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Close to Home: What SMART’s data does and doesn’t say

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After more than two years of operating trains and rejecting requests for ridership data, SMART has finally released daily ridership data from June 29, 2017 through Nov. 30, 2019.

The data reveals much about SMART’s ridership and why it withheld this information from the public.

Ridership is tiny. On the average weekday, there were only 2,375 riders.

Not revealed in the data released is how many passengers are southbound from Sonoma County into Marin County. While SMART didn’t provide this information, the Metropolitan Transportation Commission does.

MTC data indicates that about 28% of weekday riders are Sonoma County residents riding trains into Marin County before 10 a.m. If you add in the trivial number of Marin County residents taking morning trains, there are only 713 people who aren’t driving or taking a bus. And that’s over four hours. With such low ridership, rail proponents have no basis for claiming SMART trains reduce traffic on Highway 101.

Total ridership is declining a bit. From Dec. 1, 2017 to Nov. 30, 2018, total ridership was 721,775. From Dec. 1, 2018 to Nov. 30, 2019, total ridership was 711,384, with a minor increase in weekday ridership minor offset by a larger decline in weekend ridership.

SMART’s general manager concluded in a report delivered to the board for Wednesday’s meeting that ridership is “robust and growing.” That statement isn’t supported by the data.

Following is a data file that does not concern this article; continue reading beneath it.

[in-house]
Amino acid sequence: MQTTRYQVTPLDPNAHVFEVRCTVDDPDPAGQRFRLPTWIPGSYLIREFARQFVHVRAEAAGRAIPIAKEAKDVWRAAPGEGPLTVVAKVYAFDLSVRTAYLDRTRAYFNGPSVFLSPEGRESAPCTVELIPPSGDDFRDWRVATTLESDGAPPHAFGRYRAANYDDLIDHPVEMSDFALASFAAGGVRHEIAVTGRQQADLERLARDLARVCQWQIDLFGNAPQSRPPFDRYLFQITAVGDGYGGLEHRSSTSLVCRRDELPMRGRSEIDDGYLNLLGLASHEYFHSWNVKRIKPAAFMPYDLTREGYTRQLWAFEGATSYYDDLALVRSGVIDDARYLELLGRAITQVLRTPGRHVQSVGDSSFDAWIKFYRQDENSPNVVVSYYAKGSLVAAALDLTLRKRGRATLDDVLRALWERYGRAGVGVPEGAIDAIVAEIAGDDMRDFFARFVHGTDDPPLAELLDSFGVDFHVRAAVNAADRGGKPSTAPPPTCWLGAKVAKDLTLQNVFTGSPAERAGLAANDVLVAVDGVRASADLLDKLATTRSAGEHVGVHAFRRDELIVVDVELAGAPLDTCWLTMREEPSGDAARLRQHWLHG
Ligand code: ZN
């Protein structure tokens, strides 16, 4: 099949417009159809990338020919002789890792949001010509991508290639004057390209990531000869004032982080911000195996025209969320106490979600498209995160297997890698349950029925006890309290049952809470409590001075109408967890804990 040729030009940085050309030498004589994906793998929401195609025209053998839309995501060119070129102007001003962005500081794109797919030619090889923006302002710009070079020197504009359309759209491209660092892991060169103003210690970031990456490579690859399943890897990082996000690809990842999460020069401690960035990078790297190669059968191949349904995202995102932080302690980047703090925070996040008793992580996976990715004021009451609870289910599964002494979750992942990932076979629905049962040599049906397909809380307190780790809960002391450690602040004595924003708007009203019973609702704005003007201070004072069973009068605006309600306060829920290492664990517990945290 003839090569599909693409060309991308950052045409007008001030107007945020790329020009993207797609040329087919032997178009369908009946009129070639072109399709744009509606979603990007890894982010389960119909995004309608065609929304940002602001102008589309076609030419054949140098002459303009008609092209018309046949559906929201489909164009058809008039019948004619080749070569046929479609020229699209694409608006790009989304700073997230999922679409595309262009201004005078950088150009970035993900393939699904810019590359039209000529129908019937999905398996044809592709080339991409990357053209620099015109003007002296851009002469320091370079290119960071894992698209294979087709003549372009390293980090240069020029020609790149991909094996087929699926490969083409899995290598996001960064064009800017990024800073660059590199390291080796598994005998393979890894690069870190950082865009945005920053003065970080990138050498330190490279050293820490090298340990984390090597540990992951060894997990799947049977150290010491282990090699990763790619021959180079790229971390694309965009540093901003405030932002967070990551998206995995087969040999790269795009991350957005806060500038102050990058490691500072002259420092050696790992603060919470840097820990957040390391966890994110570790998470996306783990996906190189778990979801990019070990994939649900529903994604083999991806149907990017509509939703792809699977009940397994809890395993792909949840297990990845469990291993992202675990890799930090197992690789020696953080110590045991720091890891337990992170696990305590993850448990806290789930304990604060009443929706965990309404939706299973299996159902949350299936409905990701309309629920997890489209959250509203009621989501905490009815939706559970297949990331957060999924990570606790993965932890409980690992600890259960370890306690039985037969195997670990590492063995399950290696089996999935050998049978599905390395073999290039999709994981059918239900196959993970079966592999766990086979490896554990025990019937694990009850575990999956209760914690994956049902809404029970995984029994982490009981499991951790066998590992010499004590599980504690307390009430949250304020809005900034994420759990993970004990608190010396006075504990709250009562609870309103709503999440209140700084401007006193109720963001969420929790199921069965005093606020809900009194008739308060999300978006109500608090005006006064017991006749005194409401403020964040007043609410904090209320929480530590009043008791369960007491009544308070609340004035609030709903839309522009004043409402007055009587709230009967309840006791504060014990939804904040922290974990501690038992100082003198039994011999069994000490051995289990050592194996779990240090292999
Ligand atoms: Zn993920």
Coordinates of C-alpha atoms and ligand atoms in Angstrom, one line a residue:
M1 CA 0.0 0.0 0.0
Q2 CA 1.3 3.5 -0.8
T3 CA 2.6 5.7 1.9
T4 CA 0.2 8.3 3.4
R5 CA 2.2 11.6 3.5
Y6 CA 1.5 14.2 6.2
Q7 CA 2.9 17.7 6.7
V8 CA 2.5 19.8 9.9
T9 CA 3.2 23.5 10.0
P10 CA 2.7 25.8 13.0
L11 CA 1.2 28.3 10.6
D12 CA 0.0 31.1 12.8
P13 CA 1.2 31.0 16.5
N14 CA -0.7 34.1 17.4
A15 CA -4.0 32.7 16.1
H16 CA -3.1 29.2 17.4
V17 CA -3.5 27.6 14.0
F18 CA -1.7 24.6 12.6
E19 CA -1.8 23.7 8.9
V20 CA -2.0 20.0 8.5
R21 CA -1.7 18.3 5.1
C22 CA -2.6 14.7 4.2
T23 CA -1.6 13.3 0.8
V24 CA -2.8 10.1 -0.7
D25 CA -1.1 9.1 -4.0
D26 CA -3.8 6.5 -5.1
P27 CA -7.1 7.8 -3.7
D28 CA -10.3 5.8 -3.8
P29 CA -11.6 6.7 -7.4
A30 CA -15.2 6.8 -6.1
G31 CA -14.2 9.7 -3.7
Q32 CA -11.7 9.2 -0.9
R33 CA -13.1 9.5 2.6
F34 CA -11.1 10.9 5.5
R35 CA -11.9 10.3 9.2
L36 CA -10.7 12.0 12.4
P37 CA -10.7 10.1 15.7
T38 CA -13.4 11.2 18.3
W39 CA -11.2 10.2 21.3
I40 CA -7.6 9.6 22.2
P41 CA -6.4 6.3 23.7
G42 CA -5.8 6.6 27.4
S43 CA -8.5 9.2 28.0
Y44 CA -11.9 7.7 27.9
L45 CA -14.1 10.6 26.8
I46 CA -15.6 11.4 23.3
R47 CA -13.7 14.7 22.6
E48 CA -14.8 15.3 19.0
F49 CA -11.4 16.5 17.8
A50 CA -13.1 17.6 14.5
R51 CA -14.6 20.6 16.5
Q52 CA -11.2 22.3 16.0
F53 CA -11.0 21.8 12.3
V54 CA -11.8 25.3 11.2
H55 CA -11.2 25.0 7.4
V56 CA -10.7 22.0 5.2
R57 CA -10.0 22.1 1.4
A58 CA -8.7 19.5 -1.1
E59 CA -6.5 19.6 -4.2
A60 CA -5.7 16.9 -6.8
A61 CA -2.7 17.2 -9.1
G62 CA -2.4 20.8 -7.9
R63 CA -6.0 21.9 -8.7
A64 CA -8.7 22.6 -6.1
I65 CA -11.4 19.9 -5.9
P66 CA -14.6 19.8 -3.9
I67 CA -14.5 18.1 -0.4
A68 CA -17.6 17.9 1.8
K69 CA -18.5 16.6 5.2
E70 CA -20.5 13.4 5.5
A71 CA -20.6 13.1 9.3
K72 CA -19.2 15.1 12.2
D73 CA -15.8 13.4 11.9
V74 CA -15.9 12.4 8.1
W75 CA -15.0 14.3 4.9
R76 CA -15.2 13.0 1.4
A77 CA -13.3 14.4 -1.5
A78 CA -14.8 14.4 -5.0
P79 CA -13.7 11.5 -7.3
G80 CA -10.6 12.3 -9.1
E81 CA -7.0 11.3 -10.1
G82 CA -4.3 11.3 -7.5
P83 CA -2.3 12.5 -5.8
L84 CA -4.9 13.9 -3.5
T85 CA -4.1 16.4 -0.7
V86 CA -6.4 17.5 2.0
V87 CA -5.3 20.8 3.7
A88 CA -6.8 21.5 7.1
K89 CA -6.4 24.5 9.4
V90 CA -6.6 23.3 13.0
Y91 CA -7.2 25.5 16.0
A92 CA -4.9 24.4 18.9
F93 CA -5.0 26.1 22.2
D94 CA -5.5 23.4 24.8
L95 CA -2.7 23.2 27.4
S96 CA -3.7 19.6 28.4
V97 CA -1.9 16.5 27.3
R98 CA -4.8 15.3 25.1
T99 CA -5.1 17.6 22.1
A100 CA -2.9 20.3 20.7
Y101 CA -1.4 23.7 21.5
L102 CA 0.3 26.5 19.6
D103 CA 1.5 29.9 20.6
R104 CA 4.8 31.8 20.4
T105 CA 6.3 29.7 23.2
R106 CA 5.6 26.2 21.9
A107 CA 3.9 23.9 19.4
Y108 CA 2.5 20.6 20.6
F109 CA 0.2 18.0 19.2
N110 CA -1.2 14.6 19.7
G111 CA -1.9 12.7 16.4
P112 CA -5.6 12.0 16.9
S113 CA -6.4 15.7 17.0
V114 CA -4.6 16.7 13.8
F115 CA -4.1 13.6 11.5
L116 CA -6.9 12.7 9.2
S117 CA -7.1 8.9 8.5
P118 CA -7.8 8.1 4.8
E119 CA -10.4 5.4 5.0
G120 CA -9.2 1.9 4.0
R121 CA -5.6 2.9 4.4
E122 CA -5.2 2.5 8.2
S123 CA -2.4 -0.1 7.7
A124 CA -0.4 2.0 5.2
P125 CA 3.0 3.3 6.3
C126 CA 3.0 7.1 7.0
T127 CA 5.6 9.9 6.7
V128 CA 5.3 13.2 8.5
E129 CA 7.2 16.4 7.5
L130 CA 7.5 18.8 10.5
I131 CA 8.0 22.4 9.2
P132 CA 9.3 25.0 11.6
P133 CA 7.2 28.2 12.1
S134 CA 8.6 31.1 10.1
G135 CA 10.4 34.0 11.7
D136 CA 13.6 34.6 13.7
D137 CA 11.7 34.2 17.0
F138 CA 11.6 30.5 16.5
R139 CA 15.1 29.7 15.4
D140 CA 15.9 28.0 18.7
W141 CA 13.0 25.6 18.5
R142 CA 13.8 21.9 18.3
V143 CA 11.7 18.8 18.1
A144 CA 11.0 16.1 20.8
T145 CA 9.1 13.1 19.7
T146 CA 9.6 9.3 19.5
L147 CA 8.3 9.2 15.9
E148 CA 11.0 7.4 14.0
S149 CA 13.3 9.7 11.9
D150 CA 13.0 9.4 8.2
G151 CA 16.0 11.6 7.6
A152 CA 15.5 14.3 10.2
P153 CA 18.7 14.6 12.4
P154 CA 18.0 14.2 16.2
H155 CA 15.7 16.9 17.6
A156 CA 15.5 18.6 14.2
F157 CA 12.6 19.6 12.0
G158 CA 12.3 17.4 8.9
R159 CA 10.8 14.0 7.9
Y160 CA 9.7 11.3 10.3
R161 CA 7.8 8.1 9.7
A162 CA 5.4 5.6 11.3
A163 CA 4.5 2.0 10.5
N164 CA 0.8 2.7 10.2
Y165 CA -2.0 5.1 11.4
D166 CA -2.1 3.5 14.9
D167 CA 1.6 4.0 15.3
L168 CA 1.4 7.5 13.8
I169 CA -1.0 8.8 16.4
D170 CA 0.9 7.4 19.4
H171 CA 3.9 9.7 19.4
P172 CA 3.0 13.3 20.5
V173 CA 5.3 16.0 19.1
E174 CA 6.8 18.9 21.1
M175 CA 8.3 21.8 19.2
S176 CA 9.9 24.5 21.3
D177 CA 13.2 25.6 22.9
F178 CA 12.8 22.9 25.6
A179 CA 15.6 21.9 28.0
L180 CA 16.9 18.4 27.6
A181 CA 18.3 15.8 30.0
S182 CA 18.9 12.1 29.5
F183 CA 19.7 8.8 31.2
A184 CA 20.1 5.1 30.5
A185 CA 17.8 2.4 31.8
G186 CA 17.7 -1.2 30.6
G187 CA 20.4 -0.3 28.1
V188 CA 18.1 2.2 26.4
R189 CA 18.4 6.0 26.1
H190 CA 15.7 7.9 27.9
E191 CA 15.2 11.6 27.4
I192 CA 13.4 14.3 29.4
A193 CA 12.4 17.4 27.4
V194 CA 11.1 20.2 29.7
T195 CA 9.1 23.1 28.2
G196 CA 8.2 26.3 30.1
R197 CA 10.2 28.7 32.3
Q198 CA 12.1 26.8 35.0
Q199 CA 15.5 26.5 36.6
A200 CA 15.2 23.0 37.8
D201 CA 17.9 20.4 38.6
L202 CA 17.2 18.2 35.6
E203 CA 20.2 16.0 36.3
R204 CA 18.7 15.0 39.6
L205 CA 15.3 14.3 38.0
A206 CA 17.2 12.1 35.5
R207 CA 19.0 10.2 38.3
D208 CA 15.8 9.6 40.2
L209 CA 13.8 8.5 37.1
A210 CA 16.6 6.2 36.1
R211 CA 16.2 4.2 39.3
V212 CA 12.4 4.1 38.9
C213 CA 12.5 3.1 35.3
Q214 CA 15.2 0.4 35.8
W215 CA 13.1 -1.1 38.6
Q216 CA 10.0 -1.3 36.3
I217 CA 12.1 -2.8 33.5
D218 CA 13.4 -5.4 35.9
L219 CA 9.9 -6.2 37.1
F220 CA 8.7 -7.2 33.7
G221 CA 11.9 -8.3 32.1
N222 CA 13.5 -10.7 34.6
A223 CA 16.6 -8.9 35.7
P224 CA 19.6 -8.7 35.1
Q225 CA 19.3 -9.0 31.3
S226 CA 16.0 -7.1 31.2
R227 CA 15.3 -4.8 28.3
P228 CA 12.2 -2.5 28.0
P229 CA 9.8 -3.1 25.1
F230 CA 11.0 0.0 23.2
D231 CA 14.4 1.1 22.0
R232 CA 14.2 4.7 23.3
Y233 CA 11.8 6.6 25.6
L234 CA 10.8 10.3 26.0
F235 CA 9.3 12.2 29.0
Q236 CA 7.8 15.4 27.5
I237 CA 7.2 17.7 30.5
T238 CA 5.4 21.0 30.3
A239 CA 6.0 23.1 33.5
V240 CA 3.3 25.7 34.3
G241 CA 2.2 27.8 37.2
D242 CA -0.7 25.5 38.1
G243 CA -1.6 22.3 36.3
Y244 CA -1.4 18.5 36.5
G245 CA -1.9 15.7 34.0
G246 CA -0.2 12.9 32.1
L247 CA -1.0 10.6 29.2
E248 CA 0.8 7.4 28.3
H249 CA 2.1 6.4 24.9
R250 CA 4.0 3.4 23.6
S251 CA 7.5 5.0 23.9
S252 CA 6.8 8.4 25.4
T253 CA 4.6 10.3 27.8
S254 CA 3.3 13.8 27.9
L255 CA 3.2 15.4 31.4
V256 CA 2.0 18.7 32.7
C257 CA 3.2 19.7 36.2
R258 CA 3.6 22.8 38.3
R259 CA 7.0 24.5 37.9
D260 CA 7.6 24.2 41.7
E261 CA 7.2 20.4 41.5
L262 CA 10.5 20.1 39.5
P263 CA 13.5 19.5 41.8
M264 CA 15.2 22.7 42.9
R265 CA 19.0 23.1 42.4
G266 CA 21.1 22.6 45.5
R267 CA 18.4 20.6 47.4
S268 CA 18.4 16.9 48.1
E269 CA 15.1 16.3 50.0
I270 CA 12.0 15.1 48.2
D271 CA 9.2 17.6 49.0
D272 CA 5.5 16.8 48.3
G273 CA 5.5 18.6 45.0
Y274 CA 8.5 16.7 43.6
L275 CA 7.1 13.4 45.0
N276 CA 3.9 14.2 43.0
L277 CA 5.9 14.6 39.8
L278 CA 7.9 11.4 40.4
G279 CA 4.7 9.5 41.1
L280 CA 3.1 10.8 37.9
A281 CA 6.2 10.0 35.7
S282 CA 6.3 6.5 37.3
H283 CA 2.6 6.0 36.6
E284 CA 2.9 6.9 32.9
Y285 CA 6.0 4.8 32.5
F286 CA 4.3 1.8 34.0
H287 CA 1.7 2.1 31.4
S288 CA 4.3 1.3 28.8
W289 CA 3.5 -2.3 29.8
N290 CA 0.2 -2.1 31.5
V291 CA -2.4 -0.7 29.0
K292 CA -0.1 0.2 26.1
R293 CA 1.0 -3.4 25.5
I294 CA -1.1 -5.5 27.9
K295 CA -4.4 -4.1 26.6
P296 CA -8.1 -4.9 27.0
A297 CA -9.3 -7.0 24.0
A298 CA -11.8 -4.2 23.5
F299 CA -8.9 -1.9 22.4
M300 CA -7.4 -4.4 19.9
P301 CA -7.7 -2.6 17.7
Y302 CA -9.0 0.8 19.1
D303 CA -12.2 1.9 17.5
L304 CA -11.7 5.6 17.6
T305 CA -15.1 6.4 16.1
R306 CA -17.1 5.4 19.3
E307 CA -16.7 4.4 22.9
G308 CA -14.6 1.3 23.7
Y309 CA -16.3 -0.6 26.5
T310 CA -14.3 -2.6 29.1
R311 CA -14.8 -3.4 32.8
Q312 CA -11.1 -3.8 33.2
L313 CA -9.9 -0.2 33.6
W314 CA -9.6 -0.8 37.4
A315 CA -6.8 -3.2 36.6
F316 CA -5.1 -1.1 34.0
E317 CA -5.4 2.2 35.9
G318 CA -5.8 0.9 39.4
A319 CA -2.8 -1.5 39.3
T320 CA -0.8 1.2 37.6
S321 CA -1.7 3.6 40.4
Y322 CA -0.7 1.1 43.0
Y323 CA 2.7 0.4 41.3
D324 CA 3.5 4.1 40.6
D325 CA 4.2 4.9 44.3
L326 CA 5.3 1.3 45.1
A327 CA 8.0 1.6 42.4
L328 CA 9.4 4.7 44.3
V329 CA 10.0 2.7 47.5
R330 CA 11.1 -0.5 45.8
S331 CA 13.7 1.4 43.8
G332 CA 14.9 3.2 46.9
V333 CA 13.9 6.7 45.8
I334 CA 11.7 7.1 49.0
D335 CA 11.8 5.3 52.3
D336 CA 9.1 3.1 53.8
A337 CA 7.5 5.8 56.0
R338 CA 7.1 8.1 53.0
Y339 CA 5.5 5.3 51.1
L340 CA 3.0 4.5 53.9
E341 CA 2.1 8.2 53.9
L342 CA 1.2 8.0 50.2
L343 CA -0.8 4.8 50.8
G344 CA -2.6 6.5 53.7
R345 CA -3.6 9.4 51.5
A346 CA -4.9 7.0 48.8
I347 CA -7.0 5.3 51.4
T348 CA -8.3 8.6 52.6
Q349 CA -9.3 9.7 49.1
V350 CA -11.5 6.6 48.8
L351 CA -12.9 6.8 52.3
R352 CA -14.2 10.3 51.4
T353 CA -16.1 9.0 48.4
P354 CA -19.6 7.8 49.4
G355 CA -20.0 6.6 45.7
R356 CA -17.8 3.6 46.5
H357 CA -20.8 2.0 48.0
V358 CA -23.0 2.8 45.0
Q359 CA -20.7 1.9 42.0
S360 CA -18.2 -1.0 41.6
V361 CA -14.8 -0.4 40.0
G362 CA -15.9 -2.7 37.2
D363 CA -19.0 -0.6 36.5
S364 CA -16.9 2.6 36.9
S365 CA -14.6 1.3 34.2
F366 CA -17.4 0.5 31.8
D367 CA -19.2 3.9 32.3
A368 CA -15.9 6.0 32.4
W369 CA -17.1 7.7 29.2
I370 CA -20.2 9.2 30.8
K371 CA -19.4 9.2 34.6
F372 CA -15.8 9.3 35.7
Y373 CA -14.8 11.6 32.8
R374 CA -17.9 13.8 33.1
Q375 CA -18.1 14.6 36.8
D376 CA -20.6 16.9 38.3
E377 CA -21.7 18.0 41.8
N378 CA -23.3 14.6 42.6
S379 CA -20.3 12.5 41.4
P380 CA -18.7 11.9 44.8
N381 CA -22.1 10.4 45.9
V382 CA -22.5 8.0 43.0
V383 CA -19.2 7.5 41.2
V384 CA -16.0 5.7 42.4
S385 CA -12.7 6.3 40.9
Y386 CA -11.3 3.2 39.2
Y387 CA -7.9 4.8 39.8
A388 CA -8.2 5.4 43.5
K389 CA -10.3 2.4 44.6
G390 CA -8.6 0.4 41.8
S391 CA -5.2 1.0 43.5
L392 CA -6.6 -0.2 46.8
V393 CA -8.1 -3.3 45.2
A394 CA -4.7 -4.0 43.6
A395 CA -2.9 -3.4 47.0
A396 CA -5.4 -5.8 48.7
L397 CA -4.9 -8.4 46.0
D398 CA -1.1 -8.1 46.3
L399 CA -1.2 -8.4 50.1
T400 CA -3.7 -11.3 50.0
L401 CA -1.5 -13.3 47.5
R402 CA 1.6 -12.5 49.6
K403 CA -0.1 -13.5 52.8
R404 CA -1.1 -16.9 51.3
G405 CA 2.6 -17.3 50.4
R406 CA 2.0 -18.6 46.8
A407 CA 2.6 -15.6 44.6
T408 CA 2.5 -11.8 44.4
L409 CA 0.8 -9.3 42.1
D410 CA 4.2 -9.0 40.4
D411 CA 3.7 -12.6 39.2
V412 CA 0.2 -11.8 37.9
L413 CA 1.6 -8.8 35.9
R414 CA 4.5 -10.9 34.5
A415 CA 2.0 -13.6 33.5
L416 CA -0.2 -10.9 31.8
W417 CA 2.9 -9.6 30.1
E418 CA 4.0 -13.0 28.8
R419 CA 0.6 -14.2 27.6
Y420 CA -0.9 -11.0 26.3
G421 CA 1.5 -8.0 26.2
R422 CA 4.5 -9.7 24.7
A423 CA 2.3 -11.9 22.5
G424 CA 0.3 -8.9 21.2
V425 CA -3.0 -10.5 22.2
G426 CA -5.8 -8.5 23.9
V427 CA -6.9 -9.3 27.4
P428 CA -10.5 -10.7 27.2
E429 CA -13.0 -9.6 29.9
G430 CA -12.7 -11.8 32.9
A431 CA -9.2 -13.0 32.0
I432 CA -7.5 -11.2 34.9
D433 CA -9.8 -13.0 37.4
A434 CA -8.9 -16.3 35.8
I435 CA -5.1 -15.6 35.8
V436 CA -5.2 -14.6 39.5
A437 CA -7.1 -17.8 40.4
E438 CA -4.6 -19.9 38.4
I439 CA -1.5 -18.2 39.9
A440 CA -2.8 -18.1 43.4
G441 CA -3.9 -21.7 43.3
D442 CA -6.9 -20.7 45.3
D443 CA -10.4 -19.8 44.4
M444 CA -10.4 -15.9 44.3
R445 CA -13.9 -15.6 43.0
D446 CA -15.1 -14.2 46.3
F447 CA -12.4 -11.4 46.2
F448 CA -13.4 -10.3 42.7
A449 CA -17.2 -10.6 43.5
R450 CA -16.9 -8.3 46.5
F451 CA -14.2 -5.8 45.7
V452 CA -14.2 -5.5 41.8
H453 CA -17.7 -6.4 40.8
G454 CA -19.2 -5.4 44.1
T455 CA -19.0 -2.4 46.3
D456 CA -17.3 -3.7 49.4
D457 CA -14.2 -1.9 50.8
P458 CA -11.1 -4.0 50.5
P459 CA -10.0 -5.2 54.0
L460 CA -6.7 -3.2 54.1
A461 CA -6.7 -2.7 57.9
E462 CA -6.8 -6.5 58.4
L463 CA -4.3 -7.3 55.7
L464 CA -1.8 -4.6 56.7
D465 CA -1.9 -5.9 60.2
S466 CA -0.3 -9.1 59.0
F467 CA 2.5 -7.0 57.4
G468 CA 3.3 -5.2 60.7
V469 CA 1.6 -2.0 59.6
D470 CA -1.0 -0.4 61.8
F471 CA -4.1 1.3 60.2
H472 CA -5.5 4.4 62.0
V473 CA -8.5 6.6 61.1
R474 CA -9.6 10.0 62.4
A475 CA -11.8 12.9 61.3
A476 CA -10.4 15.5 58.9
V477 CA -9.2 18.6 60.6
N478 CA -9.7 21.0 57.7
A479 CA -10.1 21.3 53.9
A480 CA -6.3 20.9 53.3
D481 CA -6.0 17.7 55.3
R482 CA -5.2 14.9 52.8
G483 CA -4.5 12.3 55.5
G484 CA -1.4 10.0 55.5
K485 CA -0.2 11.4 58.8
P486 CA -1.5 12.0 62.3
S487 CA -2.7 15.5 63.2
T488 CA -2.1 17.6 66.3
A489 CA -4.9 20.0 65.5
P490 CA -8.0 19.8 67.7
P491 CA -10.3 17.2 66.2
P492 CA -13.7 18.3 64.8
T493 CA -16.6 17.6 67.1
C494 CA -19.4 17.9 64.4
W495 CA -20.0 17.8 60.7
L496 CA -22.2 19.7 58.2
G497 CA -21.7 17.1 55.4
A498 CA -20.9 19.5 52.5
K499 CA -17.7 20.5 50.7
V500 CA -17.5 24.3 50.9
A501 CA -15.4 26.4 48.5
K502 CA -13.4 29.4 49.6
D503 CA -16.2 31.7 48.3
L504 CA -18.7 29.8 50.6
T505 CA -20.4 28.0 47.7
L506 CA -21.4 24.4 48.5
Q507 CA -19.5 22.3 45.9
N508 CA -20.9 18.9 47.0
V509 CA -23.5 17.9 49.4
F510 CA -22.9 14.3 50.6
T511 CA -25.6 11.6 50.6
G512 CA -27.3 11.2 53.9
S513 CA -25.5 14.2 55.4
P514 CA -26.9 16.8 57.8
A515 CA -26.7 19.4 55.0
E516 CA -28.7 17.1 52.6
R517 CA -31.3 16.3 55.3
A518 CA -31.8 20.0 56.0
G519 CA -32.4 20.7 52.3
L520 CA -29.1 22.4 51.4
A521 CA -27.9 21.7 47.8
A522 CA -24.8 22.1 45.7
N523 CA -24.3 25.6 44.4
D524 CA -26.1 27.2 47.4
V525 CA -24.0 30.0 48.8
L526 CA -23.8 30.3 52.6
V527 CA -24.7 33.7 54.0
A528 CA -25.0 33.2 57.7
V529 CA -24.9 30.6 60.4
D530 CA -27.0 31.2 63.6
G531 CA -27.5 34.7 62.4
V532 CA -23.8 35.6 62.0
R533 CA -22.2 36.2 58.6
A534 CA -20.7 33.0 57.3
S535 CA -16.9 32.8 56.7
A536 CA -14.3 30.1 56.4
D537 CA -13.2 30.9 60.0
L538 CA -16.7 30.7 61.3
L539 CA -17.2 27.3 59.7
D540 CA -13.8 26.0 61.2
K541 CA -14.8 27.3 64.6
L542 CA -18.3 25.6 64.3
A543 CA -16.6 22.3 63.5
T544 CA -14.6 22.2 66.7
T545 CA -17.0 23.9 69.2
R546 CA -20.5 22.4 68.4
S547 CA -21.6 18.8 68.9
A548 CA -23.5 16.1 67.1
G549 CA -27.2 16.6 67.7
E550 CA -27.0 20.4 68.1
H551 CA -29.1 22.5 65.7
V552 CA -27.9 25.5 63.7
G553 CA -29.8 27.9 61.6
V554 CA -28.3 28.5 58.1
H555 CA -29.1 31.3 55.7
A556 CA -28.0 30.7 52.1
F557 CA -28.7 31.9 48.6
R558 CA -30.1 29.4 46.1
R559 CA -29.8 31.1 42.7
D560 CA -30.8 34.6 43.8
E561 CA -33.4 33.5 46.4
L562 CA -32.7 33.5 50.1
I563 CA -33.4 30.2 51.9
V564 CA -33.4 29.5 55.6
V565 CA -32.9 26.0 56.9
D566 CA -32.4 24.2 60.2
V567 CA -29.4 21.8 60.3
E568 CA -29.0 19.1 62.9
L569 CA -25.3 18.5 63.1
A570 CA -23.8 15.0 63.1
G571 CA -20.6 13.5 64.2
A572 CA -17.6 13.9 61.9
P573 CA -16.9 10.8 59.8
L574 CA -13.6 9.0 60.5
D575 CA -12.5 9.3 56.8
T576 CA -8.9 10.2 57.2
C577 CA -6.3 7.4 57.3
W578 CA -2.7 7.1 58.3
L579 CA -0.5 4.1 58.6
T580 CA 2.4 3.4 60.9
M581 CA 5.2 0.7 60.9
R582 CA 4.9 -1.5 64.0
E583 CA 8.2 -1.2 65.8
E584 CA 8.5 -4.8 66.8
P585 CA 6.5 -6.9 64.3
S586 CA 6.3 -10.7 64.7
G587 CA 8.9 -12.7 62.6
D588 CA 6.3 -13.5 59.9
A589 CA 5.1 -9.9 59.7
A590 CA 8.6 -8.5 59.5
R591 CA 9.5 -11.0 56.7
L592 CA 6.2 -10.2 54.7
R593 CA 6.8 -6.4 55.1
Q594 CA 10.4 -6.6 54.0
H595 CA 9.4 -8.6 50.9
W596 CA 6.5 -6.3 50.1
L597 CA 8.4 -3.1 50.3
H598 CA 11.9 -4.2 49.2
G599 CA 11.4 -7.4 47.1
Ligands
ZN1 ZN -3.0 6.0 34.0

Trains on weekends and holidays are more highly utilized per train than trains on weekdays. Far more seats on weekday trains are empty as many have already reported.

One might think with this release that this is all the ridership data that there is. Actually, there is much more information available that the agency isn’t providing to the public. SMART continues to hide important and relevant ridership data that it has at its fingertips. That data is ridership by train.

Caltrain has ridership by train posted on its website. SMART is keeping this important information from the public.

How do we know ridership by train is available? The general manager’s report says the following: “We have been reporting to you at every Board meeting SMART ridership utilizing a method that we believe catches the greatest number of riders: manual counts.” If SMART is counting riders manually, it has to be counting riders by train.

Why would SMART want to hide such readily available information from the public?

The MTC data reveals significant differences in ridership by hour. No one should be surprised that almost three-quarters of the weekday riders are taking trains during the peak hours. But with 34 trains a day, many are operating during off-peak hours.

There is now overwhelming evidence that many of SMART’s weekday trains are not well utilized. But they are all costly to operate. And therein lies the rub.

In September, SMART adopted a strategic plan that the board doesn’t want taxpayers and voters to focus on. Their plan is to operate the agency in the red for three years, draining its financial reserves to avoid cutting rail operations.

After the March 3 election on Measure I, SMART’s tax extension, the plan to operate in the red is likely going into the trash. The agency will need to cuts train frequencies to balance its budget. It won’t have a choice. And what trains are the most likely to be cut? The trains least used.

Mike Arnold, an economist and lecturer at Sonoma State University’s Osher Lifelong Learning Institute, signed the Marin County ballot argument against Measure I. He lives in Novato.

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